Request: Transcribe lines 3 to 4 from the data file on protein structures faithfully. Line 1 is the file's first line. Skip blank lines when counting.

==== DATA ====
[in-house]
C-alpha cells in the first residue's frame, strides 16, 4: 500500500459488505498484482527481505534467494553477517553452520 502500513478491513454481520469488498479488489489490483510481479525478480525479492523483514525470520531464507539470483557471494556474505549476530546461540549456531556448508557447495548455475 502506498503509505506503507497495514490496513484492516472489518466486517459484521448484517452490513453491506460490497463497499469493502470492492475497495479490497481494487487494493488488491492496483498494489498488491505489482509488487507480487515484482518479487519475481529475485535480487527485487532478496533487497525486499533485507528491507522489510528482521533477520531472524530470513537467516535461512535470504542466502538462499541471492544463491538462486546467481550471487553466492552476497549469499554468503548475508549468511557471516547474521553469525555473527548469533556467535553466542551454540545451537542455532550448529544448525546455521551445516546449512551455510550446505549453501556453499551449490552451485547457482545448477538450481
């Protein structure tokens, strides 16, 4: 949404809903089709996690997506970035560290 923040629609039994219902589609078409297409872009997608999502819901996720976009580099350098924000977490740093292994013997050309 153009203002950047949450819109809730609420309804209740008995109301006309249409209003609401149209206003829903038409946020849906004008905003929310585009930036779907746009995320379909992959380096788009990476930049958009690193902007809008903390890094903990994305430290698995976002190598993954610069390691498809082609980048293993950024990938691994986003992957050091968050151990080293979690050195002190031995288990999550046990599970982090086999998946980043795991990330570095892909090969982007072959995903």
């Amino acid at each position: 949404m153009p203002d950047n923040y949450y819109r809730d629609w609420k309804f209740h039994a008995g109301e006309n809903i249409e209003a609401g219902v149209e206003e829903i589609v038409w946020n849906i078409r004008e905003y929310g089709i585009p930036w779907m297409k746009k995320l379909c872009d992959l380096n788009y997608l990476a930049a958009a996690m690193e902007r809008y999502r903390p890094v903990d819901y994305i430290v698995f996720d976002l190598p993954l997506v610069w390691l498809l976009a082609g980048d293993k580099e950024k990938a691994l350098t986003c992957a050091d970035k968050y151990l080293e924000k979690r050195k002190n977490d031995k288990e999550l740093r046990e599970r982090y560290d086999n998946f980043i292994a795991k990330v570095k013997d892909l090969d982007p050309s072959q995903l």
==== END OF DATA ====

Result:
């Protein structure tokens, strides 16, 4: 949404809903089709996690997506970035560290 923040629609039994219902589609078409297409872009997608999502819901996720976009580099350098924000977490740093292994013997050309 153009203002950047949450819109809730609420309804209740008995109301006309249409209003609401149209206003829903038409946020849906004008905003929310585009930036779907746009995320379909992959380096788009990476930049958009690193902007809008903390890094903990994305430290698995976002190598993954610069390691498809082609980048293993950024990938691994986003992957050091968050151990080293979690050195002190031995288990999550046990599970982090086999998946980043795991990330570095892909090969982007072959995903």
């Amino acid at each position: 949404m153009p203002d950047n923040y949450y819109r809730d629609w609420k309804f209740h039994a008995g109301e006309n809903i249409e209003a609401g219902v149209e206003e829903i589609v038409w946020n849906i078409r004008e905003y929310g089709i585009p930036w779907m297409k746009k995320l379909c872009d992959l380096n788009y997608l990476a930049a958009a996690m690193e902007r809008y999502r903390p890094v903990d819901y994305i430290v698995f996720d976002l190598p993954l997506v610069w390691l498809l976009a082609g980048d293993k580099e950024k990938a691994l350098t986003c992957a050091d970035k968050y151990l080293e924000k979690r050195k002190n977490d031995k288990e999550l740093r046990e599970r982090y560290d086999n998946f980043i292994a795991k990330v570095k013997d892909l090969d982007p050309s072959q995903l």